“Sell-Bi Date”: UK Study Will Look At Poor Health Amongst Older Bisexuals

imageedit_1_5866484131We often hear that Britain has an ageing population. General practice is being encouraged to do more to support older patients, and to provide more services out in the community, away from hospitals. Tackling inequalities which contribute to poor health is an important component in responding to the needs of an ageing population. Despite this, there is very little research which considers how to support older LGBT people within general practice healthcare, and even less which considers the specific needs of bisexual people. “LGBT” research often includes relatively few bisexual people, and frequently doesn’t consider ways in which bi people’s needs might differ from lesbian and gay people’s needs.

This is despite the fact that analysis of general practice survey data and household survey data suggests that bisexual people, particularly women report worse health than lesbian, gay and straight people. The report “Complicated?” produced by the Equality Network, suggested that bisexual people may experience specific types of exclusion in healthcare: health service providers may hold specific prejudices about bi people, while LGBT support services and networks intended to help address inequality may themselves not be bi-inclusive. General practice survey data suggests that lesbian, gay and bisexual people are also likely to have lower levels of trust in healthcare staff than heterosexual people, and report more communication problems, meaning that it may be harder to raise concerns.

Older bisexual people may be particularly likely to be overlooked by health services. Some service providers assume that issues around sexuality are too sensitive to discuss with older people, or see sexual identity as not being relevant when working with older people. Research into issues around sexuality and inequality may use data sources which don’t include older people – for example, the National Survey on Sexual Attitudes and Lifestyle initially only included people up to the age of 59, and even the most recent version didn’t include anyone over 74, while research on financial exclusion often focuses on salary and workforce data. These assumptions about sexuality and ageing are likely to exacerbate the problem of bi invisibility in later life, and make it harder to have open, inclusive conversations about what services and support a person needs as they age.


“Health service providers may hold specific prejudices about bi people… or assume that sexuality is not important later in life.”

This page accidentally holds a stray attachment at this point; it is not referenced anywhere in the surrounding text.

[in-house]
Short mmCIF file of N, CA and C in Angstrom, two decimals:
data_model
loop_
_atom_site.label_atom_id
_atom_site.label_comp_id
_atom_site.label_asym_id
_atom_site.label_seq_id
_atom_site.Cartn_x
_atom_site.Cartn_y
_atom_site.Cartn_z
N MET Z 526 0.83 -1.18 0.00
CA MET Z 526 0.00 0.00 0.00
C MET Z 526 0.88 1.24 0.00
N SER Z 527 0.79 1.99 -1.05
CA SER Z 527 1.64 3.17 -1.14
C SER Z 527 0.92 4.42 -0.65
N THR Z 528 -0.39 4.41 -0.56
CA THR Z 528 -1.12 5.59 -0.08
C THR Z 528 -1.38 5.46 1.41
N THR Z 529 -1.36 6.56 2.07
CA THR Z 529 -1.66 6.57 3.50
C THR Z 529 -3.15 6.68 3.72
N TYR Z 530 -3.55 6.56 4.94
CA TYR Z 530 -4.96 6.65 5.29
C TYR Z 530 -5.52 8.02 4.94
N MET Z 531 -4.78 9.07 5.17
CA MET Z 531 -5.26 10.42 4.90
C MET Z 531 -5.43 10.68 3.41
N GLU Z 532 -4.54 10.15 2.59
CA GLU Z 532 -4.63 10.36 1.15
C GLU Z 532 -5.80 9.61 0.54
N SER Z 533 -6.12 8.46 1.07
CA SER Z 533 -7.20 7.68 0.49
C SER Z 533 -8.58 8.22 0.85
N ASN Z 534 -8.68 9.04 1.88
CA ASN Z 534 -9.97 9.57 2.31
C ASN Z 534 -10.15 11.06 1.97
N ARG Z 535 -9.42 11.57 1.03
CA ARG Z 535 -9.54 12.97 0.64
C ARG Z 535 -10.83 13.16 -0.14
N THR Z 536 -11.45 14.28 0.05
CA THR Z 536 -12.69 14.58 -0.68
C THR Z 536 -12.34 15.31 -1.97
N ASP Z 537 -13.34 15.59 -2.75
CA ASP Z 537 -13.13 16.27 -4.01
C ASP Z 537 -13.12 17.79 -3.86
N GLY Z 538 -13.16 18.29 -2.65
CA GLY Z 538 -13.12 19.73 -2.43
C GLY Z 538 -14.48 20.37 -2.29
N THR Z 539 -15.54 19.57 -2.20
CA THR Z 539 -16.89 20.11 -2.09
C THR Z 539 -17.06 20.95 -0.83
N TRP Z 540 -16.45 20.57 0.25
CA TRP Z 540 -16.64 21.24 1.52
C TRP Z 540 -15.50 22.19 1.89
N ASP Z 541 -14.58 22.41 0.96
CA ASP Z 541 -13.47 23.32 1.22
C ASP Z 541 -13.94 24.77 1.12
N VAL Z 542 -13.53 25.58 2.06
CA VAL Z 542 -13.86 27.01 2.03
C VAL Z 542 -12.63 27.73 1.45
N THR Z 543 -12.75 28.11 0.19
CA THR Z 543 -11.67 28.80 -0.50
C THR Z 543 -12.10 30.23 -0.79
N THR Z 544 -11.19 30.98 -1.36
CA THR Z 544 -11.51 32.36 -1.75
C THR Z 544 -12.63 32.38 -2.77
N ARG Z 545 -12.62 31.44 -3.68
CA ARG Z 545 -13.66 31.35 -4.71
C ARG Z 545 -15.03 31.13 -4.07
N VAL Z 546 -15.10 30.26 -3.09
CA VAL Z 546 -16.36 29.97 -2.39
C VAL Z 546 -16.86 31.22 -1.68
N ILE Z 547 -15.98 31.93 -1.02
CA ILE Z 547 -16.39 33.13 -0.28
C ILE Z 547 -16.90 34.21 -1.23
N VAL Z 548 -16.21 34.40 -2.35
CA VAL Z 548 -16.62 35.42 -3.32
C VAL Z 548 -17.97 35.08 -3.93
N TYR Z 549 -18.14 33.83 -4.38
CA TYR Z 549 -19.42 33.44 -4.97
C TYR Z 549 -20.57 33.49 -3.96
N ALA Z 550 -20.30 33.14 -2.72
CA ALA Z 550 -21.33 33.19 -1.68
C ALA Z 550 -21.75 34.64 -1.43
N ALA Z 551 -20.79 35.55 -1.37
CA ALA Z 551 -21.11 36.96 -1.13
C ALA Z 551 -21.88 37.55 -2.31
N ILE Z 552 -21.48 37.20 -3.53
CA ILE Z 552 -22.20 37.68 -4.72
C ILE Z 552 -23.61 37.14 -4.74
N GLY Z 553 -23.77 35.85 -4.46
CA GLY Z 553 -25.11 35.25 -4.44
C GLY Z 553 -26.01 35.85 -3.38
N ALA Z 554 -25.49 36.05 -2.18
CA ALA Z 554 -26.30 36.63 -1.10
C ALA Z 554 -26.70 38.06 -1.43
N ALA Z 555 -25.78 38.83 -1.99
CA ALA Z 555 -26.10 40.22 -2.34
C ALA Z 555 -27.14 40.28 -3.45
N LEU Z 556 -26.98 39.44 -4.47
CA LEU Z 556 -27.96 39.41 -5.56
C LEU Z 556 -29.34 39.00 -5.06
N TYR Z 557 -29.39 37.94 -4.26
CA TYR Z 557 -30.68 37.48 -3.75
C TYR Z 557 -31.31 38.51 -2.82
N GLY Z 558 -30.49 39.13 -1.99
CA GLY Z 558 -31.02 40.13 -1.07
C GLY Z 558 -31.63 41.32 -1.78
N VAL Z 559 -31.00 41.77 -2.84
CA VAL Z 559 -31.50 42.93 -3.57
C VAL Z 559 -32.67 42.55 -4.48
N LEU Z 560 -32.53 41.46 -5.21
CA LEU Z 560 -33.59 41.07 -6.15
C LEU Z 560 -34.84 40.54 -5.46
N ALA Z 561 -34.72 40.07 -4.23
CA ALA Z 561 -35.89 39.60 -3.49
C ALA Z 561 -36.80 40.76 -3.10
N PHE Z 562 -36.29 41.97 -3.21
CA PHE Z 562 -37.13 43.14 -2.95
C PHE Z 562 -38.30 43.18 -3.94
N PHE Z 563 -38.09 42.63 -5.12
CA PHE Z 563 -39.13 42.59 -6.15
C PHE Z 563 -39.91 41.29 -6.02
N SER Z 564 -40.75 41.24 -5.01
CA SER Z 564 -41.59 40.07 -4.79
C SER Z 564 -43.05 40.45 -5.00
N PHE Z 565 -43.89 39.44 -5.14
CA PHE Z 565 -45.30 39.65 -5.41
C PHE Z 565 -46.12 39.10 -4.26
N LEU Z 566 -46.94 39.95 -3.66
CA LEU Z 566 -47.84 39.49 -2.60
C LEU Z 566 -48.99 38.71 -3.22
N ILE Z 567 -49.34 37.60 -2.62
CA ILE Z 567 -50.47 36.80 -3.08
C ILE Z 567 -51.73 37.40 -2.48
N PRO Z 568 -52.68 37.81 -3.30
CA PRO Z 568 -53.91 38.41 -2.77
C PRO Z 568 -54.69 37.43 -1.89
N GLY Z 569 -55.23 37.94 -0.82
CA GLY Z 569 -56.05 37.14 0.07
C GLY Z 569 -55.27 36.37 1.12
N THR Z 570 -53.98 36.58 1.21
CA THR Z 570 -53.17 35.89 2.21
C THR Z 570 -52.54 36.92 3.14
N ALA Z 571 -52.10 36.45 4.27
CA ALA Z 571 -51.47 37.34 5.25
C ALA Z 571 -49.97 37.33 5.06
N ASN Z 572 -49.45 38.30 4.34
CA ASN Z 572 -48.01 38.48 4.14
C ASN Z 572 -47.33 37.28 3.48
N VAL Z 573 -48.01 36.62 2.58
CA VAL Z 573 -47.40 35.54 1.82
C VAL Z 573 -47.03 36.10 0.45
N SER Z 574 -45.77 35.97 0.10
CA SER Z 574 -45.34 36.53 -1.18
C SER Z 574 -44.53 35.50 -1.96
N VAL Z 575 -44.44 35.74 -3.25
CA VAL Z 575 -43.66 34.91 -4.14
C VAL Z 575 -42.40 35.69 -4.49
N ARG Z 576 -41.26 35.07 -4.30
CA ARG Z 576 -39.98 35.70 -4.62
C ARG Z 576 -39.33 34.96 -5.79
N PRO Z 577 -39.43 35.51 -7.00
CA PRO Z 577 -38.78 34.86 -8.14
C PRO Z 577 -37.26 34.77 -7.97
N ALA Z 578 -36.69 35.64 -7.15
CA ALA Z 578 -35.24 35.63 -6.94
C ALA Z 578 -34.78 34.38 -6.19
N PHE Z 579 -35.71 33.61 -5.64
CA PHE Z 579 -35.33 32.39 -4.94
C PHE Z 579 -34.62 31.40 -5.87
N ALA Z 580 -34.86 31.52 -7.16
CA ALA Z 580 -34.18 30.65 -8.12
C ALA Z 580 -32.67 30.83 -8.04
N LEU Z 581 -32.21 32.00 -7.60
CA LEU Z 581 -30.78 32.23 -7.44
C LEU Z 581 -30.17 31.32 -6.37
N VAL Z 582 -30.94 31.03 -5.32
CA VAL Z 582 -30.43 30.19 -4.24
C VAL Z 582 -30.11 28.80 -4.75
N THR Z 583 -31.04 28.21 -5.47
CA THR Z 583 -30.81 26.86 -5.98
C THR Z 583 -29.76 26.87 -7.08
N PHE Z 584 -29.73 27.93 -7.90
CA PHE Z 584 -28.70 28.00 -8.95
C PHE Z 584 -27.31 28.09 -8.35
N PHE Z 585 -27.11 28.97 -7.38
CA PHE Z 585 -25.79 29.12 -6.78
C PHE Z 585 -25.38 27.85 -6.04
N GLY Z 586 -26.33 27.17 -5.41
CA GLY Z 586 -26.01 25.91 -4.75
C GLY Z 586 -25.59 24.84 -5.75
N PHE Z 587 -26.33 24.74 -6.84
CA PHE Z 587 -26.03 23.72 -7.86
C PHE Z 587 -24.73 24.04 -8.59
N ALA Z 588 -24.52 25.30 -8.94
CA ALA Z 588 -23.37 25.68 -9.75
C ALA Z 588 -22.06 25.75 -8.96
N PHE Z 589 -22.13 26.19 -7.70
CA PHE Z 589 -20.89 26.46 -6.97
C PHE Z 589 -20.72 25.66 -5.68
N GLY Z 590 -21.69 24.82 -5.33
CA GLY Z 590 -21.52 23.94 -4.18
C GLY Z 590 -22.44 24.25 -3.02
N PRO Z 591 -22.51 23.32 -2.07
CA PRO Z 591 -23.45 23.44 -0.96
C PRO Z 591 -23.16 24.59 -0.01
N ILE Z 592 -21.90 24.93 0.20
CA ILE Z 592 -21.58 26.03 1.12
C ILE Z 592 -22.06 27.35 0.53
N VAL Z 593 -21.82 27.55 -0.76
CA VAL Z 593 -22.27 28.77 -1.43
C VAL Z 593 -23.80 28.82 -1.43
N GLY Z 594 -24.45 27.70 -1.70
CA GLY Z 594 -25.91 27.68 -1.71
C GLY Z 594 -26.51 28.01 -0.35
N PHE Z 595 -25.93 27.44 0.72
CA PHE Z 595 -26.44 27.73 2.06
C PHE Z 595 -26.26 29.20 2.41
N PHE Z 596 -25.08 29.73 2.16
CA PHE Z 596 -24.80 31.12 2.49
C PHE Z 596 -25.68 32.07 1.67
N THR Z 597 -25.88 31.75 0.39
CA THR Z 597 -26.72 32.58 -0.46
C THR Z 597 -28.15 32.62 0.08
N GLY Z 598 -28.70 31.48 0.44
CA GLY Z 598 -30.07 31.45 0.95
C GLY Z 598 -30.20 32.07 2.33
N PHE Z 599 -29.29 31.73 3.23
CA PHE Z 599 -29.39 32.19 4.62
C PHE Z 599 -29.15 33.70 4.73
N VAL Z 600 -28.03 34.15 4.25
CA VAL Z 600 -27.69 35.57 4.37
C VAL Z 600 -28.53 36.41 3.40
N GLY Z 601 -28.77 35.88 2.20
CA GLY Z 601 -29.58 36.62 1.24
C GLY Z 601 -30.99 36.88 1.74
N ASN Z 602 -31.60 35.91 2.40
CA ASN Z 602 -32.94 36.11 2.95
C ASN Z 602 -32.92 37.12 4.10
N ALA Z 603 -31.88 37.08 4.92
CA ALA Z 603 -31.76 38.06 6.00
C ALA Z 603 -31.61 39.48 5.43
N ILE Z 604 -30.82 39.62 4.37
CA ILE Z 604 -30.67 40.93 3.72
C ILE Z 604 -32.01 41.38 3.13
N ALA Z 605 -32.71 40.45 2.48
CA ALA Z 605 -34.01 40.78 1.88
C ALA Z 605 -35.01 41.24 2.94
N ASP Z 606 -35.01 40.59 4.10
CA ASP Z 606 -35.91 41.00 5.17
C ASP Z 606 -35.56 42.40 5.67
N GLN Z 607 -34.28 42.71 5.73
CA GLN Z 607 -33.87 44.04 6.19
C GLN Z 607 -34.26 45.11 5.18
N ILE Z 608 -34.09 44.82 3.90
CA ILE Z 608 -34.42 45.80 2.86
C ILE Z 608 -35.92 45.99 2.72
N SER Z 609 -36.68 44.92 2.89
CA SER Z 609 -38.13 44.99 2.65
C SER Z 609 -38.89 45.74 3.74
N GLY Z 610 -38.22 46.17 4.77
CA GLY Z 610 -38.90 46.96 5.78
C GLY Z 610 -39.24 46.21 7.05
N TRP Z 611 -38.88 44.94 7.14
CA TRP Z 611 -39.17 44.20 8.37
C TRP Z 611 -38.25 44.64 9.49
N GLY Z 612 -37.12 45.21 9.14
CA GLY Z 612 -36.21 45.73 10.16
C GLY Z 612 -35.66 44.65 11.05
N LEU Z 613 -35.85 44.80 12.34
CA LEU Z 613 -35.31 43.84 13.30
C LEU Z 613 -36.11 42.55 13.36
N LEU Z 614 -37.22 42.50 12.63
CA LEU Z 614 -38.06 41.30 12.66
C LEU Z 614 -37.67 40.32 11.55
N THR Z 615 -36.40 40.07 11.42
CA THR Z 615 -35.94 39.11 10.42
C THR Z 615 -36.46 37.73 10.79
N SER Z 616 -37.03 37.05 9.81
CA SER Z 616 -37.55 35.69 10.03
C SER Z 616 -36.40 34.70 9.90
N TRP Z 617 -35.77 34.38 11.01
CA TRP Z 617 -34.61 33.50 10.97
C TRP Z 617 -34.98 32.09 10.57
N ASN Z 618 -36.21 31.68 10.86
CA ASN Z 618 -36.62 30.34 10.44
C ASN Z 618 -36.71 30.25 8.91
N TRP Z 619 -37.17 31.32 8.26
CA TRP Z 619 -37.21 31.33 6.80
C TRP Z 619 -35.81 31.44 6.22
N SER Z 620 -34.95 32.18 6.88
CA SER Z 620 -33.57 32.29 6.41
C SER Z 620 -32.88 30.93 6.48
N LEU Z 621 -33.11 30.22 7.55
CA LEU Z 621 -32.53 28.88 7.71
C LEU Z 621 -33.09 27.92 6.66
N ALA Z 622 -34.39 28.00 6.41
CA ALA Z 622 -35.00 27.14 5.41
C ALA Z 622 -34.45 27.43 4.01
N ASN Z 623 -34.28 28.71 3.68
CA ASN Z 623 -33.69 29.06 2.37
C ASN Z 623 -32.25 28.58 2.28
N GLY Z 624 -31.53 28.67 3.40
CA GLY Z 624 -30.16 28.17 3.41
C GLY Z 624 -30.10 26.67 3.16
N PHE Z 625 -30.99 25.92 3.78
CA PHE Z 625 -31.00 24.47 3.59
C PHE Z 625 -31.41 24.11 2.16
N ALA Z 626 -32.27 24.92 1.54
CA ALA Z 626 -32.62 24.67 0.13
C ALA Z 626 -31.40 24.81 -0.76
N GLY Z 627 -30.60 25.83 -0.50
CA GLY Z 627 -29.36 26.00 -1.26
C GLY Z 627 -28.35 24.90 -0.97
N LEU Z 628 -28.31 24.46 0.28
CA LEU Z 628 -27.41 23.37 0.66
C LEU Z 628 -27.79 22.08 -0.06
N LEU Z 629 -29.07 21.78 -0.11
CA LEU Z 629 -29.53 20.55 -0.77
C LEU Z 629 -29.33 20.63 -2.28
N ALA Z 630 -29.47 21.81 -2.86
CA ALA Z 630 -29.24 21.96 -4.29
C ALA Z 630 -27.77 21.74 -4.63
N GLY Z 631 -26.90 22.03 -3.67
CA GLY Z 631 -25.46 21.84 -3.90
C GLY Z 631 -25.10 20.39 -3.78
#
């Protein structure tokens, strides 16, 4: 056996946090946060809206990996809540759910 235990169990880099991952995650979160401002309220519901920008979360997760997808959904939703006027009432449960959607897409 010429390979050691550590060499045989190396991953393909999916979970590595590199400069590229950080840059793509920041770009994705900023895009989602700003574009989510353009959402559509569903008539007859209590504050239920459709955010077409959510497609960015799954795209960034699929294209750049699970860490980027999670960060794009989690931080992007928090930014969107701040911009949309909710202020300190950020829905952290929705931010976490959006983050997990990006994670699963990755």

It is however important to point out that many older bisexual people have good experiences relating to healthcare. Many have built up strong support networks, which they can rely on in times of need. Experiences of activism and campaigning can make people more knowledgeable and confident about advocating for their own health. There are also plenty of excellent healthcare workers who make a real difference by supporting their bisexual patients. Because research into LGBT ageing and LGBT healthcare often focuses on negative issues such as prejudice, discrimination and social isolation, there is relatively little research which captures potential strengths and resilience of LGBT people, and the examples of great practice within health and community services.

I am a PhD researcher at the University of Lincoln, currently doing interview based research looking at the general practice and community health experiences of LGBT people aged 60+. This has grown out of my background in working with LGBT groups, including volunteering on a switchboard support service in a semi-rural area. At the moment, I’m particularly looking to speak to more bisexual people aged over 60, in order to try and ensure that my research does address bisexual people’s needs. I’m interested in hearing a wide range of experiences – the good, the bad, the neutral and the mixed. Participating involves taking part in a one-off confidential interview, at a time and place convenient for you (I’m very happy to travel!) You will be sent the transcript to check after the interview, and can change your mind about participating for up to 3 months after the interview. For more information, please visit https://mtozelgbt.wordpress.com/ or get in touch at mtoze@lincoln.ac.uk or ring 01522 835443.

The articles and research referred to in this article are:
Elliott, M. N., Kanouse, D. E., Burkhart, Q., Abel, G. A., Lyratzopoulos, G., Beckett, M. K., Schuster, M. A. and Roland, M. (2015). “Sexual Minorities in England Have Poorer Health and Worse Health Care Experiences: A National Survey.” Journal of general internal medicine 30(1): 9-16.
Rankin, S., Morton, J. and Bell, M. (2015). “Complicated? Bisexual people’s experiences of and ideas for improving services”. Edinburgh, Equality Network.
Uhrig, S. (2014). “An examination of poverty and sexual orientation in the UK”, ISER Working Paper Series.
You may also want to read:
The Stonewall Research website, which has a number of relevant reports including “Unhealthy Attitudes” “Prescription for Change” and “Lesbian, Gay and Bisexual People in Later Life”
Age of Diversity’s report “Appropriate Treatment”
The LGBT Public Health Outcomes Framework Companion Document

Michael Toze is a PhD researcher at the University of Lincoln

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